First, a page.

It wasn’t until I started reading American blogs and recipe books that I realised how many cakes there are which are unique to the other side of the Pond. I’m sure some of them have close cousins over here, but I was astonished to read about chiffon, yellow, devil, angel, sheet, and hummingbird cakes. A sandwiched layer cake seemed to be the order of the day for a celebration, and I was seduced by the description of a Devil’s Food cake with chocolate custard baked into it in a book I borrowed from the university library called The Little Red Barn Baking Book. I was all ready to come up with some lame excuse as to why I was borrowing a recipe book along with my reading on early modern Europe, but it was the only one which got any reaction out of the librarian at all, so I thought I’d allow it to get me some kudos (maybe I’ll be let off a fine some time in the future).
There seems to some confusion over the name ‘devil’s food’. I read one description which referred to other devilled foods like our devilled eggs - as in spicy, but another (and more plausible to me at least) explanation is that it’s just devilishly tempting. Mine had an extra component than a usual chocolate cake because of the chocolate custard but the batter tasted amazing. You may think that the devilishness of the batter is why my cake is Munchkin sized? Well, not quite. The truth is that my cake just wouldn’t cook through and this was a tiny side one I’d made for me to taste while the rest went off gaming with The Scientist. You may remember an earlier near-disaster I had with a Delia carrot cake not baking? Well this was an exact re-run, and I think it may be no coincidence that I was using the same tin. The cake went back into the oven several times until we really had to go to bed, and then it completely fell apart in an uncooked mockery of a tasty cake. Grrrr. In the morning I crammed the mess into one of my more trusted cake tins and stuck it back in the oven for another blast before we headed off to the university. Alas, it still wasn’t really cooked when we examined it later in the day, and it ended up being carved up into brownies and frosted like that. It was really a case of ‘shut your eyes and dive in with a spoon’ as it was still really tasty – but a complete mess. I was so relieved I’d made the munchkin one too, which I duly iced with chocolate cream cheese frosting and enjoyed on my own. It was divine – though that is perhaps not the right word to use for a devil’s food cake – very moist and chocolatey, but not too dark or bitter. I have since decided to outlaw my devilish cake tin, but look forward to trying the cake again in my smaller tin. I also had a ton of icing left over, so I added an egg to it, whisked it up, and baked it on a biscuit crumb base like a cheesecake. I took it to the Ecos at the weekend, and got a text last night to say that it was lovely. At least there was one intact winner from the devil’s challenge!
I was very amused to see in Lisa’s write-up of her cake that she also had a disintegration problem – the pressure to represent their country must have got to our cakes! At least they both tasted good despite their aesthetic problems.Devil's Food cake (from The Little Red Barn Baking Book)
280g plain flour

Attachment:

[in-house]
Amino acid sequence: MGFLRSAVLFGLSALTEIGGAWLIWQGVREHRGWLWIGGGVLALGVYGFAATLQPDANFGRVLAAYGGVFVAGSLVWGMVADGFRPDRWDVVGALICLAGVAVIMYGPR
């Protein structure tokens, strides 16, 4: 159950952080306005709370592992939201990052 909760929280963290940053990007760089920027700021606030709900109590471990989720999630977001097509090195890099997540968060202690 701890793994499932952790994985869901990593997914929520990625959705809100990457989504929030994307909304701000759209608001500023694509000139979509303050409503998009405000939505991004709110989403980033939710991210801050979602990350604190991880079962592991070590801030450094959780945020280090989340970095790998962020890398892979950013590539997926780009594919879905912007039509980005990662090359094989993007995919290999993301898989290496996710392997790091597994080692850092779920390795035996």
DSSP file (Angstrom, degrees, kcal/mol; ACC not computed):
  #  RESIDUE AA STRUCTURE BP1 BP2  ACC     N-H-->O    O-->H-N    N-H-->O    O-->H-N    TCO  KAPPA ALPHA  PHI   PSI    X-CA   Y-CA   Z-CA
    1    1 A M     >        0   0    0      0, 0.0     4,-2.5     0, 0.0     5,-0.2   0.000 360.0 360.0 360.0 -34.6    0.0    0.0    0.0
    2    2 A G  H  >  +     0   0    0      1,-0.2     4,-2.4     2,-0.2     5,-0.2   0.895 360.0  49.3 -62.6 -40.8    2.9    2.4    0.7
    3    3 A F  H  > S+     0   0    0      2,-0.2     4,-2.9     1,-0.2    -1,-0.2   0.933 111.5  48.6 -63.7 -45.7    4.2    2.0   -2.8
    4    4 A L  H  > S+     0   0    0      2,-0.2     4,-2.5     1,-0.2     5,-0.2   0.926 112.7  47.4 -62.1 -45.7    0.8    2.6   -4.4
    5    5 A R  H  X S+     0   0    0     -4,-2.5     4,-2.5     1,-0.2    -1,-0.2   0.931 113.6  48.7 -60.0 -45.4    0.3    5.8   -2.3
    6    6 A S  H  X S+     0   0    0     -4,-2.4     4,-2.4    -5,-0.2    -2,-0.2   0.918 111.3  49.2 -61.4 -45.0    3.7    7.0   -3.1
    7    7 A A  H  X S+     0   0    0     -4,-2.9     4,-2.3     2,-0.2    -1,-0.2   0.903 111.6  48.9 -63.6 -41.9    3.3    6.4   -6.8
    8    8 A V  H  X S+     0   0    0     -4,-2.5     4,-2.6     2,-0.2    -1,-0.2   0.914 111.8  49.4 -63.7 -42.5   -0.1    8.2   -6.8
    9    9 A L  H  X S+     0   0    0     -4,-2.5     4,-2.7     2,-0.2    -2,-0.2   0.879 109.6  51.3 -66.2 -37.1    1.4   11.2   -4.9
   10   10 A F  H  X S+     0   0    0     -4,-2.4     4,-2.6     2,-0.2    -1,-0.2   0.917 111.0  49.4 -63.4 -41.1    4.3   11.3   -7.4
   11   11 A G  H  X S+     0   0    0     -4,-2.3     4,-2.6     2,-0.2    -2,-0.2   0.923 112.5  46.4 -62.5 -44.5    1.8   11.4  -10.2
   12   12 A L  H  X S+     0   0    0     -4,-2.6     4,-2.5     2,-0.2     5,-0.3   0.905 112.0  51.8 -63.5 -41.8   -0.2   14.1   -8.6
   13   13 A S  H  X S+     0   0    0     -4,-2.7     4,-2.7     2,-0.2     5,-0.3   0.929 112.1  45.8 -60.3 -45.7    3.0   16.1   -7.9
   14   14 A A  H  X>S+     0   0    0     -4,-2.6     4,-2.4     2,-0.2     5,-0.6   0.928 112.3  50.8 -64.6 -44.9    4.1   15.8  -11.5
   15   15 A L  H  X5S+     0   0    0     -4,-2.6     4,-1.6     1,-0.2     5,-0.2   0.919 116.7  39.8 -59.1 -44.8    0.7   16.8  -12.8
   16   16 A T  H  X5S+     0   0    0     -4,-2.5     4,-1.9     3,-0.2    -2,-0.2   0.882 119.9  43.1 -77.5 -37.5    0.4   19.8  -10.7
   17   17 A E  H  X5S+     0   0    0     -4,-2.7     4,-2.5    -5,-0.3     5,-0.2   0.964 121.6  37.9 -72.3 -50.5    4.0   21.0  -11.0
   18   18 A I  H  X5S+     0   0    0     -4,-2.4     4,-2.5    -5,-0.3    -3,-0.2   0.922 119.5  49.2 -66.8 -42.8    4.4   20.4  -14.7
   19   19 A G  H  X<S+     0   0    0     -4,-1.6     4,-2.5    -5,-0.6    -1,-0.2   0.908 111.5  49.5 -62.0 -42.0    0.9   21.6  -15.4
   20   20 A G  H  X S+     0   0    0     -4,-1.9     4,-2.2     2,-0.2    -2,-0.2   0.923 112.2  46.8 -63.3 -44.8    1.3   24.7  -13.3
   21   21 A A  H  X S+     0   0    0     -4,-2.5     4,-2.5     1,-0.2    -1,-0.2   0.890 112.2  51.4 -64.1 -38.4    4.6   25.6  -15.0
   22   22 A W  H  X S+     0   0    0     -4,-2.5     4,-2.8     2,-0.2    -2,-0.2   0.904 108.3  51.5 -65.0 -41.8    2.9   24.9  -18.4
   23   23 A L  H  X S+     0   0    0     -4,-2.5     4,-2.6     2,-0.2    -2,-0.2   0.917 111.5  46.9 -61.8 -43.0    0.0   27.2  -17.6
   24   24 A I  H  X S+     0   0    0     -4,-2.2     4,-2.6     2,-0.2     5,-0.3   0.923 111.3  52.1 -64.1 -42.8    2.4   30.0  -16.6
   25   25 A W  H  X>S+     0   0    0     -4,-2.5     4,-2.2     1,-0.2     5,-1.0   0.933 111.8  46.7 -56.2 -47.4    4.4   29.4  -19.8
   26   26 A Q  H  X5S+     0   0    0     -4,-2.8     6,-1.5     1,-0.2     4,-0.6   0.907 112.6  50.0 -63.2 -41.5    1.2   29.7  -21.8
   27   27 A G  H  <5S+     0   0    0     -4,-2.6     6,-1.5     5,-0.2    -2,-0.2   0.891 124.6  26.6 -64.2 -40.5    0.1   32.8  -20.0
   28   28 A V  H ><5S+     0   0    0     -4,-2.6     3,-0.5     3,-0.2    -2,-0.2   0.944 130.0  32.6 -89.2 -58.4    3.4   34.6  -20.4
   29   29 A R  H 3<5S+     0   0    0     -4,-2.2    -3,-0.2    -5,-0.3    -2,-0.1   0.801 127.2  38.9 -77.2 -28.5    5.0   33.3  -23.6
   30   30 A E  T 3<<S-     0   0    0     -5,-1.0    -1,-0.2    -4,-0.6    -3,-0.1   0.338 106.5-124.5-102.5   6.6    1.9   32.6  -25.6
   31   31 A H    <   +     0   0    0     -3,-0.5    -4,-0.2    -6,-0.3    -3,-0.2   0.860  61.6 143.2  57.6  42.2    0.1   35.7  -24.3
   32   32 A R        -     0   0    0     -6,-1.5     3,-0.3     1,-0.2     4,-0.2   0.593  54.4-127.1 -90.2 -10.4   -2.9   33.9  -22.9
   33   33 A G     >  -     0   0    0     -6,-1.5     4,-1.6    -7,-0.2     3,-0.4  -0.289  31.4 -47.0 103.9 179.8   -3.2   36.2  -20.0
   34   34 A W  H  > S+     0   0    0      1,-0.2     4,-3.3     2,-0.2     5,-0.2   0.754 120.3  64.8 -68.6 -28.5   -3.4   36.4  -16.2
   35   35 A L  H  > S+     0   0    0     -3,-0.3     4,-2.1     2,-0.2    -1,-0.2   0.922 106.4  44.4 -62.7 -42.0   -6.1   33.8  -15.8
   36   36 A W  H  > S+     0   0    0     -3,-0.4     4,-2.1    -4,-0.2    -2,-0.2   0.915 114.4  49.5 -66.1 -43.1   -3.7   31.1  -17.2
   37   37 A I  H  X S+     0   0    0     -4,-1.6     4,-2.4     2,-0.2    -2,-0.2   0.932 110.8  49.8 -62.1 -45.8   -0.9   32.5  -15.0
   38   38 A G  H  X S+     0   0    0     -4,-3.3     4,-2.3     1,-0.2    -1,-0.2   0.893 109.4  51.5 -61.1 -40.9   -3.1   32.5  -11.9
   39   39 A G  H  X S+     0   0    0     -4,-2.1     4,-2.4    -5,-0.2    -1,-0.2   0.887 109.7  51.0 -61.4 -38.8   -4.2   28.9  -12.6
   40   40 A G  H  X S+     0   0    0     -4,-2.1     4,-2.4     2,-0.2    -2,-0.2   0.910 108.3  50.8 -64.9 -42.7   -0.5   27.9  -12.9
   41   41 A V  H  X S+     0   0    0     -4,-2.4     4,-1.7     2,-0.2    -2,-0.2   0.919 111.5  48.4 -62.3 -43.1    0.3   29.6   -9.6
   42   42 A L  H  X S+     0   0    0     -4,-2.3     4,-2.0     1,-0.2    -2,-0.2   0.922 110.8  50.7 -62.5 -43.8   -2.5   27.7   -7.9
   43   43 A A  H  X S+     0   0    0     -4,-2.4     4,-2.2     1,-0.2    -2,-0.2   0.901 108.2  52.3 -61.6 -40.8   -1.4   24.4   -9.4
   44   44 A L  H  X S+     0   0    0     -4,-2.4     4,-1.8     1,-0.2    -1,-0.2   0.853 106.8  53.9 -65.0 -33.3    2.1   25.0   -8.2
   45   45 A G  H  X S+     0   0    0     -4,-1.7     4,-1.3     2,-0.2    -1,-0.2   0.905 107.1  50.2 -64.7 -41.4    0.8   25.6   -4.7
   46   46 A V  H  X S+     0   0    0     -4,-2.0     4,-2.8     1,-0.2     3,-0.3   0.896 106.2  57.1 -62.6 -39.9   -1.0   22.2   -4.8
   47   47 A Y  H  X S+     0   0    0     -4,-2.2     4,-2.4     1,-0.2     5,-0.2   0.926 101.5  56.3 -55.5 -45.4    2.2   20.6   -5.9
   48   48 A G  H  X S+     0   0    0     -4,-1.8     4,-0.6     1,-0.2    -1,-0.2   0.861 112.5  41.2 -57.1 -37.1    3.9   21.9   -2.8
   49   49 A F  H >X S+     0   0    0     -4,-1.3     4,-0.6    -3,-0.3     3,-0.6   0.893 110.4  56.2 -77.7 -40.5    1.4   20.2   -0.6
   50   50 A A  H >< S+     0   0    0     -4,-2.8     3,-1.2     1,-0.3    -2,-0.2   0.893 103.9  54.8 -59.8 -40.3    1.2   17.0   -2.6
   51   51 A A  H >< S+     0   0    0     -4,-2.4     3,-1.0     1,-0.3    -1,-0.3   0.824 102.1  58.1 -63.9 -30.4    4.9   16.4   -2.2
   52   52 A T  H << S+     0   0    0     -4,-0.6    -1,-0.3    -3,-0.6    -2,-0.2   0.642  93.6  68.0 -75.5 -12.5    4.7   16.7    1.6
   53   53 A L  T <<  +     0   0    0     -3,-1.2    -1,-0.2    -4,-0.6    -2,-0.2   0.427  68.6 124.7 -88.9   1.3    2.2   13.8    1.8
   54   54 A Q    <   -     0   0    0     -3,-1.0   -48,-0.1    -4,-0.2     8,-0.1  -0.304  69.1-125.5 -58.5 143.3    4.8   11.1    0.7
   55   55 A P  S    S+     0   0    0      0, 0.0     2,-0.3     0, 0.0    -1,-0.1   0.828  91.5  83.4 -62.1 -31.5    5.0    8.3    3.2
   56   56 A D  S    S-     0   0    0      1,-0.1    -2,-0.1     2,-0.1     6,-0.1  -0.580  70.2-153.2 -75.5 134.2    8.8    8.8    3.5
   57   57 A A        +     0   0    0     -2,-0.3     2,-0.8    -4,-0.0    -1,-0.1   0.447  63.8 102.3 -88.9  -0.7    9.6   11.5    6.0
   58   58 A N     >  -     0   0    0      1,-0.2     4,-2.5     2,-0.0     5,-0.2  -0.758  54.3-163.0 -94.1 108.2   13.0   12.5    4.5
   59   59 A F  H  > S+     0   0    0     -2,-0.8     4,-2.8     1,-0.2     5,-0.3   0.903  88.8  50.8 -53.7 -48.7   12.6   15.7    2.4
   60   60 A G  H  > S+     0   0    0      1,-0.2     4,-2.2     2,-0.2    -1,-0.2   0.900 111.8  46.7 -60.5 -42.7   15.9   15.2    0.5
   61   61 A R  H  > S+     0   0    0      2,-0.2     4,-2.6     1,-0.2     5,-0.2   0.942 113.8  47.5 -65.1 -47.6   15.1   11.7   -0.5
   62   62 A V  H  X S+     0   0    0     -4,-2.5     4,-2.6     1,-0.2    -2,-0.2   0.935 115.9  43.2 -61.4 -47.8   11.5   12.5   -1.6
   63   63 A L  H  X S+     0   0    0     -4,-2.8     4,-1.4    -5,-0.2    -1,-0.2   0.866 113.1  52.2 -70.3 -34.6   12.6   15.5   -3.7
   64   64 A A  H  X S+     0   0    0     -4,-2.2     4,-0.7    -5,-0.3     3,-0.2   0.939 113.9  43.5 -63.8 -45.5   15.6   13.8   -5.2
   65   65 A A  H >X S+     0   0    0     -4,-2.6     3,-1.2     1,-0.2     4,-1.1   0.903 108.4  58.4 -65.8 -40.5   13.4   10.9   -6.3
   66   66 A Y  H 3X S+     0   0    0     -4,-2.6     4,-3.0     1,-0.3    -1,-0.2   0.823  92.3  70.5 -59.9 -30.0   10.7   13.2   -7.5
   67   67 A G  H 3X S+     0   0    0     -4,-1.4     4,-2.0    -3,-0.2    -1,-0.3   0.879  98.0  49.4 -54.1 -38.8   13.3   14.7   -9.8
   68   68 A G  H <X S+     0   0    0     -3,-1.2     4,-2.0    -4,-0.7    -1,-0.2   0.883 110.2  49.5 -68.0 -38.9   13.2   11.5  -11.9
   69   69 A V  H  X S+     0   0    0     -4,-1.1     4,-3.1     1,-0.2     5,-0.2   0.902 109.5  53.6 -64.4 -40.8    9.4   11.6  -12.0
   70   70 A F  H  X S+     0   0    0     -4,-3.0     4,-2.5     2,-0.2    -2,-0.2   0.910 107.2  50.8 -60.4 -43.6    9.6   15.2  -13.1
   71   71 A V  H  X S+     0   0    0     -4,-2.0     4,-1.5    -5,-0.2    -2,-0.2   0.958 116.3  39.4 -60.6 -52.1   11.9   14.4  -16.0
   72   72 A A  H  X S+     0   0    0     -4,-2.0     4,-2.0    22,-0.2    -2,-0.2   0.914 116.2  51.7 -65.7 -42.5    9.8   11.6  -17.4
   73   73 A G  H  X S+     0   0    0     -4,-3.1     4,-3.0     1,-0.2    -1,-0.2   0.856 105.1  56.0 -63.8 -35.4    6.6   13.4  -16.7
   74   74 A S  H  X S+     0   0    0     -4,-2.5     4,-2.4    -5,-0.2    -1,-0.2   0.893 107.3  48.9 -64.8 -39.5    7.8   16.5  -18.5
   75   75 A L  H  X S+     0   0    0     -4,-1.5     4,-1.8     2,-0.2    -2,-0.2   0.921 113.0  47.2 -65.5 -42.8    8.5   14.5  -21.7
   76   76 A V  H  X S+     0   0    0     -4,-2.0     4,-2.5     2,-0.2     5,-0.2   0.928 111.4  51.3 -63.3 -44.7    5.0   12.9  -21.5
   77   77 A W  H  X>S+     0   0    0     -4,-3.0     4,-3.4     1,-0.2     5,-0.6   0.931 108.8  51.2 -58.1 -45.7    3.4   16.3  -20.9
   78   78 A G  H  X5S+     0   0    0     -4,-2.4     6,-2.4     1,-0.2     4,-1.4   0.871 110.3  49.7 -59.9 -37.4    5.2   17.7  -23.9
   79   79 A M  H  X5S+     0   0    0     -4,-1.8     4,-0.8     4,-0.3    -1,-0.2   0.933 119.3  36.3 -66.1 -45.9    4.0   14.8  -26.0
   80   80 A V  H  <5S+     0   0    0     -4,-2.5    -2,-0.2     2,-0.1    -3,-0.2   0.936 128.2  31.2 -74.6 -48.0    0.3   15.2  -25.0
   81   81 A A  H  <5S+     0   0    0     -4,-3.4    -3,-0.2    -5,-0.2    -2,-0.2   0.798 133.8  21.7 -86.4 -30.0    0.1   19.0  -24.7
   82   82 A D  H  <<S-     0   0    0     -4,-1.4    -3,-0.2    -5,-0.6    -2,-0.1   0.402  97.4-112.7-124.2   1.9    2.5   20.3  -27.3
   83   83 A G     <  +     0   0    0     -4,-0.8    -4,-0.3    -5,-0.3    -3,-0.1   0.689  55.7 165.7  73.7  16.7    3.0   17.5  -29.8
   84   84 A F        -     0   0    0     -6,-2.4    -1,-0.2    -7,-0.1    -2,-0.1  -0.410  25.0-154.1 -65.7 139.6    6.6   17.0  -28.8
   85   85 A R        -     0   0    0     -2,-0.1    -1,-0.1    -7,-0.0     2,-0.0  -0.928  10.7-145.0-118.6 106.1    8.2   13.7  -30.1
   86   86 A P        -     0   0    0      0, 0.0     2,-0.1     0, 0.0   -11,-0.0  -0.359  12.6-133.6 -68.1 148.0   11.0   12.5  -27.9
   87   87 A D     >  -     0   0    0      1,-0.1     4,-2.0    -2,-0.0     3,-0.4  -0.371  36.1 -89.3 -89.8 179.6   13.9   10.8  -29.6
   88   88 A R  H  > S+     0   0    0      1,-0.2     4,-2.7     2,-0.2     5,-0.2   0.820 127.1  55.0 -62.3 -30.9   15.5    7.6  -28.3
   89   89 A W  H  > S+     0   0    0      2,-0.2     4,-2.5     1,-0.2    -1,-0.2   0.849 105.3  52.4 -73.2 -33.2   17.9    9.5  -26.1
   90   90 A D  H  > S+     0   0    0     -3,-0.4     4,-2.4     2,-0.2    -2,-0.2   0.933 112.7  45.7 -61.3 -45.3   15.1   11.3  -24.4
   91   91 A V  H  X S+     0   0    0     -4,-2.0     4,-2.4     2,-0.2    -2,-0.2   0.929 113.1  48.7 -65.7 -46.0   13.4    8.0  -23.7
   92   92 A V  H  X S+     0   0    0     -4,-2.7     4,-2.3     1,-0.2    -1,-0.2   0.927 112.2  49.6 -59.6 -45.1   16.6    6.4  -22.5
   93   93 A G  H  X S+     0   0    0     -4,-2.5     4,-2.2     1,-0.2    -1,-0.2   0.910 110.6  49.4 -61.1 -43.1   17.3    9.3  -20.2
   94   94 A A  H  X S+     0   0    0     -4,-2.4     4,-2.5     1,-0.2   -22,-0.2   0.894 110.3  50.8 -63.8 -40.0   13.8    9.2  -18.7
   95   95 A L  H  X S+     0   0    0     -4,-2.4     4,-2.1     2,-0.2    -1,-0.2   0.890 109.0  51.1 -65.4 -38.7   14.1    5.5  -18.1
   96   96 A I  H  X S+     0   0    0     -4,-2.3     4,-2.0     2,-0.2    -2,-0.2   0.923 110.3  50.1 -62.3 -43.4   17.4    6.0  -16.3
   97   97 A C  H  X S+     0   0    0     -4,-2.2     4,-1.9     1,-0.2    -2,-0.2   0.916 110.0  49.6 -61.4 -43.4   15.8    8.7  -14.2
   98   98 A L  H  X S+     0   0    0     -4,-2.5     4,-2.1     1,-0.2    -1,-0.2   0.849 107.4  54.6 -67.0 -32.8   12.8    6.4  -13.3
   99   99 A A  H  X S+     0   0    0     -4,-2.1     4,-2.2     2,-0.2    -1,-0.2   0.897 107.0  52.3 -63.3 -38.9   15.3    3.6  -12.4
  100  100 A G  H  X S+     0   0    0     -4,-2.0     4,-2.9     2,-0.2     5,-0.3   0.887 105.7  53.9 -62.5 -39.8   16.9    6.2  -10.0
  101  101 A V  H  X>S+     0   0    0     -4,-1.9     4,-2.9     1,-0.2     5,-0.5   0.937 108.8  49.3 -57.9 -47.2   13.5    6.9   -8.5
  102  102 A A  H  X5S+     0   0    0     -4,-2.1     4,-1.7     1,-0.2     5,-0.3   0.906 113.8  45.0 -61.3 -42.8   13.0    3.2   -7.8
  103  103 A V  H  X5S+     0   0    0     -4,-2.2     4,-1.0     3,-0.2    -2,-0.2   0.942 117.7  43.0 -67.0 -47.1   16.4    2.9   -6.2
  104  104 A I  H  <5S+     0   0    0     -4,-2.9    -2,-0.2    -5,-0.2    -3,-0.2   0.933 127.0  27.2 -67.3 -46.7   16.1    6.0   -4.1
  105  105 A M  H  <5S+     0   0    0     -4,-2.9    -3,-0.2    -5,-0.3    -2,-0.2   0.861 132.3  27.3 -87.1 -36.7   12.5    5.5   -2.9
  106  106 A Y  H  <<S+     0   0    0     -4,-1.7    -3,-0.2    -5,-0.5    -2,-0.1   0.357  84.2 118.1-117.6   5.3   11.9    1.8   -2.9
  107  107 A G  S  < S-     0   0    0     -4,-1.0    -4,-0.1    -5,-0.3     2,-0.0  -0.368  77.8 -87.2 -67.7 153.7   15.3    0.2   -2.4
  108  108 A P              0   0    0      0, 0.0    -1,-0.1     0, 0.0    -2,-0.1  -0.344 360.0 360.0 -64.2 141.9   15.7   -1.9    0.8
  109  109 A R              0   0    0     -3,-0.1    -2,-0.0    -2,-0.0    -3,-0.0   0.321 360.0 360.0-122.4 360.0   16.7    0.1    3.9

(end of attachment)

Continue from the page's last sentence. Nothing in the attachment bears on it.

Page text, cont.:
1 tsp bicarb of soda
1/2 tsp salt
110g unsalted butter
195g caster sugar
1 tsp vanilla essence
225 ml whole milk [I used semi-skimmed]
110ml whole milk
130g caster sugar
110g good quality plain chocolate (min 70 % cocoa solids), chopped into small pieces
For the custard: lightly whisk the eggs in a large bowl. Add the milk and sugar and whisk until smooth. Pour mixture into a small pan and stir over a medium heat with a wooden spoon until it thickens (up to 15 mins) and just coats the back of the spoon. Remove from the heat. Add the chocolate chunks and stir gently until melted. [Marvel at the pretty swirly pattern it makes on the way, if you're me]. Continue stirring over the heat until the custard thickens slightly. Remove from heat and leave to cool
Preheat the oven to 180C/Gas 4. Butter and flour a 23 cm round 5cm deep cake tin. Chill in the fridge.
Sift flour, bicarn of soda and salt into a bowl. In a separate bowl, cream the butter with the sugar until pale and fluffy. Add the vanilla essence adn eggs, one by one, beating after each one. Add the sifted dry ingredients alternately with the milk, Mix gently until just combined. Fold in chocolate custard.
Pour the mixture into the prepared pan. Bake 20-25 mins or until the cake springs back slightly when gently pressed in the centre. Leave to cool in the pan for 10-15 mins before turning out onto a wire rack. Allow to cool completely before frosting. Slice into three layers. Sandwich layers together with icing and cover top and sides with icing as well. Leave to set for one hour before serving.
Chocolate cream cheese icing [note that the recipe recommends chocolate buttercream but I didn't have any cream, and The Scientist picked this one instead. The recipe is based one from the same book and we thought it was very fine with the cake, but it's not the combination the author had in mind. Disclaimer over!]
225g cream cheese [I used low fat]
225g unsalted butter
200-300g icing sugar, sifted
2 tsp vanilla essence
cocoa, to taste, or to reach desired colour [I started with about 1 tbp]
Beat cream cheese and butter together thoroughly, using an electric mixture. Add the sugar in thirds, mixing well after each addition. Test for sweetness. Add vanilla essence. Chill for 1 hour before using. Makes enough for one large cake.